Norway Says Apple's FairPlay DRM Isn't So Fair

from the crowbar-as-a-business-tool dept

Last year, the Norwegian Consumer Council filed some complaints about the terms of service of the iTunes Music Store. The council was unhappy with Apple’s response, and pressed on, and now the country’s consumer ombudsman says that the DRM used on ITMS purchases is illegal, because it doesn’t allow playback on any music players other than iPods. The ombudsman has given Apple three choices: it can license its FairPlay DRM to anybody that wants it, it can work with other companies to create an open DRM standard, or it can simply abandon DRM altogether. This sounds pretty similar to what French politicians had envisioned last year, when the parliament approved a law forcing Apple to open up. Apple’s reaction was that it would probably just stop selling music in France, and eventually the law was rendered relatively toothless. It’s not yet clear what the final outcome of this ruling will be, but once again, this provides Apple and the record labels with an opportunity to experiment with DRM-free sales and see how it effects their businesses. There’s no upside of DRM for consumers, despite what industry groups say, so you’d be hard pressed to argue that its inclusion helps sales in any way. With signs emerging that some of the labels are rethinking DRM, this decision in Norway could provide the impetus for them to abandon DRM there, and hopefully realize they’ve got more to gain by doing so than they have to lose by hanging on to it.

Rate this comment as insightful
Rate this comment as funny
You have rated this comment as insightful
You have rated this comment as funny
Flag this comment as abusive/trolling/spam
You have flagged this comment
The first word has already been claimed
The last word has already been claimed
Insightful Lightbulb icon Funny Laughing icon Abusive/trolling/spam Flag icon Insightful badge Lightbulb icon Funny badge Laughing icon Comments icon

Comments on “Norway Says Apple's FairPlay DRM Isn't So Fair”

Subscribe: RSS Leave a comment
Sanguine Dream says:

The longest journey begins...

Good idea just not big enough scale.

France tried to do something and it didnt work out. Norway appears to be taking a stab at it this time. I really don’t think this will force Apple into any postion it doesn’t want to be in but I think this could be a step in the direction of getting rid of DRM.

One big reason DRM hasn’t been done away with is that there hasn’t been a large enough body of people to stand up to the music industry. It’s gonna take a lot more than the government of a moderately sized nation to force a change. Now if the people and governments of France, Italy, England, Ireland, Scotland, Gernamy, Spain, and vast majority of the EU took a stand then something may happen. But until a large scale anti-DRM effort is mustered then big business will just continue to try buying the law.

tf says:

Anyone else think it’s strange that the Norwegian consumer group complains to the Ombudsman in January of ’06, then the Ombudsman officially pushes Apple in June, Apple responds in September, and now the consumer group again issues the same complaint in January ’07 with a following statement from the Ombudsman giving Apple until September ’07 to respond again?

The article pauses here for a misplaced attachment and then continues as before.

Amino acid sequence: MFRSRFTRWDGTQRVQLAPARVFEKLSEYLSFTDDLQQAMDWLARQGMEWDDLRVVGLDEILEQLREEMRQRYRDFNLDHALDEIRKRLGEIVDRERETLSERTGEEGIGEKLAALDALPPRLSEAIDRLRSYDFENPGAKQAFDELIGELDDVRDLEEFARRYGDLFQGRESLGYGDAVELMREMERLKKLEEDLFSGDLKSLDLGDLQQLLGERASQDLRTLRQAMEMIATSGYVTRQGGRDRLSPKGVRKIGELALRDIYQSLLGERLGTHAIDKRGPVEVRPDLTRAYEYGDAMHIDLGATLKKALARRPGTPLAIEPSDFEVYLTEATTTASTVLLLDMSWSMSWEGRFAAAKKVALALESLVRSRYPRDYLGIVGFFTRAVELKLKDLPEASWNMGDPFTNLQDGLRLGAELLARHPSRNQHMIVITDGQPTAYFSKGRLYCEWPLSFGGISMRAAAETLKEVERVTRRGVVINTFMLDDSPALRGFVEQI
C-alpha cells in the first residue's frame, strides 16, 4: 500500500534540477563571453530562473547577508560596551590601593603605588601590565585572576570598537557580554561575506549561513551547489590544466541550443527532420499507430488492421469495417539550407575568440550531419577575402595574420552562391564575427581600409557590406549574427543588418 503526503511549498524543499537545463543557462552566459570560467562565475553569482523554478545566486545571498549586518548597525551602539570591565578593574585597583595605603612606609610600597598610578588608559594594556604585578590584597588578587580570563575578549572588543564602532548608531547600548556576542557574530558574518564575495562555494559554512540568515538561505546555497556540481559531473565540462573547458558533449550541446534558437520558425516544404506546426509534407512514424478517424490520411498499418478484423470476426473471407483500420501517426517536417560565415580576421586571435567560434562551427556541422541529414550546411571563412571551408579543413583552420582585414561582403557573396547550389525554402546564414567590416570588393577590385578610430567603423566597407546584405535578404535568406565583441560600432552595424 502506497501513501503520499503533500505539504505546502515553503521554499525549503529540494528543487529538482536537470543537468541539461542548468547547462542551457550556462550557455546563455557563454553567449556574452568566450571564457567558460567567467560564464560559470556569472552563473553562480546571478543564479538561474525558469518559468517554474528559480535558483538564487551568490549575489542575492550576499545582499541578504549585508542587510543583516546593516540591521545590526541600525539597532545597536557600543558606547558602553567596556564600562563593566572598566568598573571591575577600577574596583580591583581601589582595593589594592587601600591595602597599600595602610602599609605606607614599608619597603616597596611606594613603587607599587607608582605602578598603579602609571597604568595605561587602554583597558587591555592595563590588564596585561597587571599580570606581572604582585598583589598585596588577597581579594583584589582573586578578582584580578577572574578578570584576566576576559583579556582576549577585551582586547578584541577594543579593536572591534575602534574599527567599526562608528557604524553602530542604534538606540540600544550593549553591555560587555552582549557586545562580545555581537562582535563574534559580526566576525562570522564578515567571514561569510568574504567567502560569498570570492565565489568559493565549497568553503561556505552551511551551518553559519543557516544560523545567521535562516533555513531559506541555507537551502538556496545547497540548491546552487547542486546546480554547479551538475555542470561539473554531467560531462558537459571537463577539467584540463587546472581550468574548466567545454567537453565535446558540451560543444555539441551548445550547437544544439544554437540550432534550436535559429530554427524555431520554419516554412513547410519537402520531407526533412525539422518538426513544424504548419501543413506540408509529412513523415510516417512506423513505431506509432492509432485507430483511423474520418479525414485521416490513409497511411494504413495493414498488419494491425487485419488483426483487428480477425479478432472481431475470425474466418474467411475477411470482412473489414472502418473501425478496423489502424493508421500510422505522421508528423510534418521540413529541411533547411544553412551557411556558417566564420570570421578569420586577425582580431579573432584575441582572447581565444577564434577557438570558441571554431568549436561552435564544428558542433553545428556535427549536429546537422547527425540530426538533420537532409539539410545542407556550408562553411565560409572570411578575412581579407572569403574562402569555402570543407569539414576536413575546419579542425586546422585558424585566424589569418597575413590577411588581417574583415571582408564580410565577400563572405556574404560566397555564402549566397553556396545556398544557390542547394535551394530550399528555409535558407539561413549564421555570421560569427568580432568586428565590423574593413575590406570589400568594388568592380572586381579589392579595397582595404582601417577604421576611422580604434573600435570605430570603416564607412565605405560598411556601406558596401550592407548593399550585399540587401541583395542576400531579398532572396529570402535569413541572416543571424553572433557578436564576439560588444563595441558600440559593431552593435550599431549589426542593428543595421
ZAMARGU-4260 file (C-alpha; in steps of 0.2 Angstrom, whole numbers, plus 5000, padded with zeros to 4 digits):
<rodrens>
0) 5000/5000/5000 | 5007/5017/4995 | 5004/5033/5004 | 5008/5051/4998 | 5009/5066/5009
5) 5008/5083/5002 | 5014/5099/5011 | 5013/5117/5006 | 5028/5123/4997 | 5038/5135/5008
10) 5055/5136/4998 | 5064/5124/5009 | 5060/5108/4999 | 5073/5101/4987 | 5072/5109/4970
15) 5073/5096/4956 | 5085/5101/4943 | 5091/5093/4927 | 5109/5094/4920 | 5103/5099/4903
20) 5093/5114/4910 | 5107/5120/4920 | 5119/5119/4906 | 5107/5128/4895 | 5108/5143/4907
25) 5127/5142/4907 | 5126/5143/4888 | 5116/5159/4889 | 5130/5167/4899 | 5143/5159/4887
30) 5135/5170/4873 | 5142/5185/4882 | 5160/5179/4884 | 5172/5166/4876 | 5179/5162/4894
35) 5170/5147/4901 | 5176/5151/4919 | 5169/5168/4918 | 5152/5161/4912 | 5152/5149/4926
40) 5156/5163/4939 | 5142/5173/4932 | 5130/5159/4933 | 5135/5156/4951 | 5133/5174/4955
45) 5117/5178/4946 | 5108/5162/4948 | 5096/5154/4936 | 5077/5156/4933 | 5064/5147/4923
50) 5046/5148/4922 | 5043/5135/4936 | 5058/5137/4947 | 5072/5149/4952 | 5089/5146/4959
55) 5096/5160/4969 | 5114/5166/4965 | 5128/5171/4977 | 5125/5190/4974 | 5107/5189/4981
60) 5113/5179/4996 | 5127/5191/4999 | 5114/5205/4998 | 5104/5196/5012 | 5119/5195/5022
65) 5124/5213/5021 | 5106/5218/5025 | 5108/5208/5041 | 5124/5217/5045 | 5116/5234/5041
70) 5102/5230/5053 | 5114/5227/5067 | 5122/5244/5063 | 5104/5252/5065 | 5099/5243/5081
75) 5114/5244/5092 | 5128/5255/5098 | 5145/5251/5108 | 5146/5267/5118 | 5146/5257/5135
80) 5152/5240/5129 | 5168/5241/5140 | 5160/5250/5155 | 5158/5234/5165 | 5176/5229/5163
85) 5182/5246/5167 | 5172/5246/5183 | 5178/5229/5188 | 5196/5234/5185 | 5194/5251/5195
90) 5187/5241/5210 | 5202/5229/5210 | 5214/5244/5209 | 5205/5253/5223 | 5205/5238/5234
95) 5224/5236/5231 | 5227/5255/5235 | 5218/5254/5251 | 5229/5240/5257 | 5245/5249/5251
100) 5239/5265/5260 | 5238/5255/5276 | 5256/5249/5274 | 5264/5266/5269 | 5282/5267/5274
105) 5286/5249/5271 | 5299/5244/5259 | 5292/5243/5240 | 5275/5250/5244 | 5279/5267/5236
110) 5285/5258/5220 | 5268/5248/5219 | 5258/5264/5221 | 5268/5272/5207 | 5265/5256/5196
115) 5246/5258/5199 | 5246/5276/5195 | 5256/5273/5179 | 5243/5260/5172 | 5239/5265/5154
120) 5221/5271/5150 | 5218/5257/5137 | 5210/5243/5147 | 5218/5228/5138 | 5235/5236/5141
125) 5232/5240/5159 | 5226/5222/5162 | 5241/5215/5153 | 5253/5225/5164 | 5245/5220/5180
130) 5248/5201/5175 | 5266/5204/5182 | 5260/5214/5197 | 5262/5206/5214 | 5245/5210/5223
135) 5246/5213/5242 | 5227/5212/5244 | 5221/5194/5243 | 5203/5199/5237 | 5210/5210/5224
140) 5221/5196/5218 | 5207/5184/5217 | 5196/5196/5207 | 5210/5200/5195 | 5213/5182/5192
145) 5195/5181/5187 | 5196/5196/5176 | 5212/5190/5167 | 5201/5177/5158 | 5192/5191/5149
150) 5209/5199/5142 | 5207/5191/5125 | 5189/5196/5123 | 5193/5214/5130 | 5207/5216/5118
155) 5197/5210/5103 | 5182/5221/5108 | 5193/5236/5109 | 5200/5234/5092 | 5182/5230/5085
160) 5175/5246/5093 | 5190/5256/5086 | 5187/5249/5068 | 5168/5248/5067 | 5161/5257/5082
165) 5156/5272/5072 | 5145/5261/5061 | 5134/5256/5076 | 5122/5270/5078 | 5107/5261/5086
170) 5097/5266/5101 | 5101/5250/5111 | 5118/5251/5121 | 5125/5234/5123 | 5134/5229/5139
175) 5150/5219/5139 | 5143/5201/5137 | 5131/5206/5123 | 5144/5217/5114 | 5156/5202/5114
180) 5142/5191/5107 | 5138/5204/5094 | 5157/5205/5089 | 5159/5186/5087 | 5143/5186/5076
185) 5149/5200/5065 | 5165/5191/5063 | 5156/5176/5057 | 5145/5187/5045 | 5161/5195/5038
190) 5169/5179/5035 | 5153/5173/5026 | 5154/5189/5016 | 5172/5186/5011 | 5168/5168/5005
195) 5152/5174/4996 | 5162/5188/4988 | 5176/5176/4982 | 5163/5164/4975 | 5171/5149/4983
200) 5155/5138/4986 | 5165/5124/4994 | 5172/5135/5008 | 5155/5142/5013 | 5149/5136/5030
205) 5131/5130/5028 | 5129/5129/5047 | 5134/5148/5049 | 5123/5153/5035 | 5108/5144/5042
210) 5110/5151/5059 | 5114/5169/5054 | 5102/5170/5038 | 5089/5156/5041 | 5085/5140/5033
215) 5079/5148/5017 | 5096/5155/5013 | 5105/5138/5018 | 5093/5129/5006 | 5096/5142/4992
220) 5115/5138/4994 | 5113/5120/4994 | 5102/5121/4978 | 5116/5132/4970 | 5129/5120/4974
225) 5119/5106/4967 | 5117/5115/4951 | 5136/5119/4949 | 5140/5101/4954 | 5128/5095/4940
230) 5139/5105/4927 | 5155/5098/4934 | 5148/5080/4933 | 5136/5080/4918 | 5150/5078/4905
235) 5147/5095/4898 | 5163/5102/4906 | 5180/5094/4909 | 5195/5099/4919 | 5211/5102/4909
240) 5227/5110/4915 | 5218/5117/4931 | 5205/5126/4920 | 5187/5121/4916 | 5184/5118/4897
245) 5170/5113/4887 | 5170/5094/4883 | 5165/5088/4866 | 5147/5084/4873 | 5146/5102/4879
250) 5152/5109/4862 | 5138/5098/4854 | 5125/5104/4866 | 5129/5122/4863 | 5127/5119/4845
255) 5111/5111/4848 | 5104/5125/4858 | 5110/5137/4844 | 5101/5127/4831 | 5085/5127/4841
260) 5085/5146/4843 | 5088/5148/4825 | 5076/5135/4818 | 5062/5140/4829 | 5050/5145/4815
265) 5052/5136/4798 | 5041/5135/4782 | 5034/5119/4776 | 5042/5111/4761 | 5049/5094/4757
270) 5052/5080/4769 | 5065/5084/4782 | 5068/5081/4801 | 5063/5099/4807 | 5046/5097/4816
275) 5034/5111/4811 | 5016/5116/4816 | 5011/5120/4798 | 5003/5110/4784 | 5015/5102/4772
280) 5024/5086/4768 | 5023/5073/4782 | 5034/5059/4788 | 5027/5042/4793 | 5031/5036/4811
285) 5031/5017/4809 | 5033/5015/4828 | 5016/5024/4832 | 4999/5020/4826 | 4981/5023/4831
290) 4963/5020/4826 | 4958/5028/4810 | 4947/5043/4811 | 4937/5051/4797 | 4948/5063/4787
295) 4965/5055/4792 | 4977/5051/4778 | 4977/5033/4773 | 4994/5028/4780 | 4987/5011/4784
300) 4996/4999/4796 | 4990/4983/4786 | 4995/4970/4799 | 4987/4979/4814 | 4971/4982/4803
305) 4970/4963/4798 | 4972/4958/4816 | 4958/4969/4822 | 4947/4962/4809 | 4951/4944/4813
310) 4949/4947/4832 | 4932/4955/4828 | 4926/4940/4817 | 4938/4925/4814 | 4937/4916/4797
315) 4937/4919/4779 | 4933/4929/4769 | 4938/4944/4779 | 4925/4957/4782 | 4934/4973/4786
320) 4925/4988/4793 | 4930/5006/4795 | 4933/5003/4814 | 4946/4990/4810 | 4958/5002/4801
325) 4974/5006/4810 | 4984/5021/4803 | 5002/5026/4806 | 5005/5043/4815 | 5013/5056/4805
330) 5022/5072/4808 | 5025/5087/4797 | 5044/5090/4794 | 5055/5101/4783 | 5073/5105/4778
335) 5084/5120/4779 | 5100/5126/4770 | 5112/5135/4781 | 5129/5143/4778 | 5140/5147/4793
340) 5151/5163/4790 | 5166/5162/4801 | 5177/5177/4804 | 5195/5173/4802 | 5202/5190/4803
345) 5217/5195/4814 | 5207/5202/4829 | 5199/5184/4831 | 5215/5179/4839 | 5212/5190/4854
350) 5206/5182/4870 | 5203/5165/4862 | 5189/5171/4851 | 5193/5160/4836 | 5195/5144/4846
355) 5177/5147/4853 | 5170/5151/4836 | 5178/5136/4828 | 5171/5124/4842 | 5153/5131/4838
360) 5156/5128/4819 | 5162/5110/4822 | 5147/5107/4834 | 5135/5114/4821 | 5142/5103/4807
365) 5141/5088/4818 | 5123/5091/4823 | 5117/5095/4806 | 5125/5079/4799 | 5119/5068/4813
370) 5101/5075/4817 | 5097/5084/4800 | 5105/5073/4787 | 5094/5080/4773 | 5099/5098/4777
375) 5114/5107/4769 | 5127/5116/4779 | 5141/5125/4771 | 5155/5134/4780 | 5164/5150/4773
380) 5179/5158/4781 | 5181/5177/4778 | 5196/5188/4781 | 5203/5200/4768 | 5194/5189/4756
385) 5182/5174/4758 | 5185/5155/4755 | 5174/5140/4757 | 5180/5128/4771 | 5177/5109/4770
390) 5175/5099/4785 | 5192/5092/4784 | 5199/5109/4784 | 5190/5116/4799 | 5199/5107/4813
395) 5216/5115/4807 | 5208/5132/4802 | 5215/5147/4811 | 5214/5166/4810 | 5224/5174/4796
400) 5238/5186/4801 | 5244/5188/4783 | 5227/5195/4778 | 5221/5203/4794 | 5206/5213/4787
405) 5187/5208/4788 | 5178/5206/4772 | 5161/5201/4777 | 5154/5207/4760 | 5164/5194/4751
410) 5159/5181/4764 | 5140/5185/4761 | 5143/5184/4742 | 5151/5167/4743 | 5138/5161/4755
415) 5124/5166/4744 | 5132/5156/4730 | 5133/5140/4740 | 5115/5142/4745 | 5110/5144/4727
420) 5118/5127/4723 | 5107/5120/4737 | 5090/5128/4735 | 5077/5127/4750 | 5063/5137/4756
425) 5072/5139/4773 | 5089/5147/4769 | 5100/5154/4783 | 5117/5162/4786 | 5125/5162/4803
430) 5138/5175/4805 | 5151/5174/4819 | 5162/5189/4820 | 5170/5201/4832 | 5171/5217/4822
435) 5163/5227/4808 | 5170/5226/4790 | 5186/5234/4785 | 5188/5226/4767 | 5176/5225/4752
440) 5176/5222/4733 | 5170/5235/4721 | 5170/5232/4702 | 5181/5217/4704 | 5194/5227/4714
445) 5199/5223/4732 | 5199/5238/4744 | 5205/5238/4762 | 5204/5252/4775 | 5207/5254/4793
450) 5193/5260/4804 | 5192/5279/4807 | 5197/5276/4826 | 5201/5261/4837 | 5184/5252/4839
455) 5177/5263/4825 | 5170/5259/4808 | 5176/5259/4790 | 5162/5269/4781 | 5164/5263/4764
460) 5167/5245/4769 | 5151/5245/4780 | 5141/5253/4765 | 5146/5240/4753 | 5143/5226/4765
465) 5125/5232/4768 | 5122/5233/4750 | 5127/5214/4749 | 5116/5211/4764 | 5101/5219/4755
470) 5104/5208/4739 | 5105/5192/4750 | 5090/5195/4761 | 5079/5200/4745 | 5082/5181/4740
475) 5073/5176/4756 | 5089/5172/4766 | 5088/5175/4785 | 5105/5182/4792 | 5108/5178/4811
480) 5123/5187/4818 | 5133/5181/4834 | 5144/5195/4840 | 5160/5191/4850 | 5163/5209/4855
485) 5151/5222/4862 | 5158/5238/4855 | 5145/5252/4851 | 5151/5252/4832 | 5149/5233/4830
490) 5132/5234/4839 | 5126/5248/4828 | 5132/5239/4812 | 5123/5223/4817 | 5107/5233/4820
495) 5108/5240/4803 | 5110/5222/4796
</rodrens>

(i.e., anyone think the Ombudsman claims are a bit more toothless than he purports?)

Also, back in June he claimed that other companies were doing the same and that he wasn’t targeting Apple, that other complaints against other companies would follow?

Where are they? In 6 months all we get is the SAME complaint against Apple ONLY!

The addition of France and Germany to the Norwegian consumer groups complaint is toothless. Unlike in Norway where there is allegedly some connection between the Ombudsman and the judicial system, these are just independent consumer groups. In fact, the French group already initiated an antitrust claim early last year which has gone nowhere. I would imagine an actual law suit would have more weight than adding your name to a complaint. (i.e. The French group already played a stronger card a year ago. The result: no progress in their case and a toothless law that hasn’t changed France.)

UniBoy says:

Apple and DRM

If the music industry and recording labels drop DRM, then Apple will almost certainly follow. As you say, DRM offers no benefit to consumers, and I think Apple recognizes that better than Microsoft, Sony, and others. That is the reason that FairPlay, while still undesirable, is at least more fair than those other DRM schemes.

My point is, this is not Apple’s decision. It is up to the record labels. Apple can not (yet?) act unilaterally to rid the world of DRM. Even if it is ultimately in everyone’s best interest.

Apple will probably just stop selling iTunes content in Norway. People there can still have their iPods, right? And Apple makes no money off of iTunes downloads anyway. So who loses in this? Only the recording industry and the Norwegian consumer who wanted to use iTunes, I think.

Xiera says:

I’m shocked that the WTO has not done anything with this yet. While I personally believe that Apple should be able to license its products in whatever way it wishes (knowing that consumers might go elsewhere because of the restrictions), this is clearly a case where they are limiting markets. Free trade would dictate that a consumer who uses iTunes to buy music should be able to use it on whatever device they wish. By only allowing iTunes music to be played on an iPod, they are essentially monopolising the mp3 player market (and the fact that products are designed for iPods and not other mp3 players surely does not help).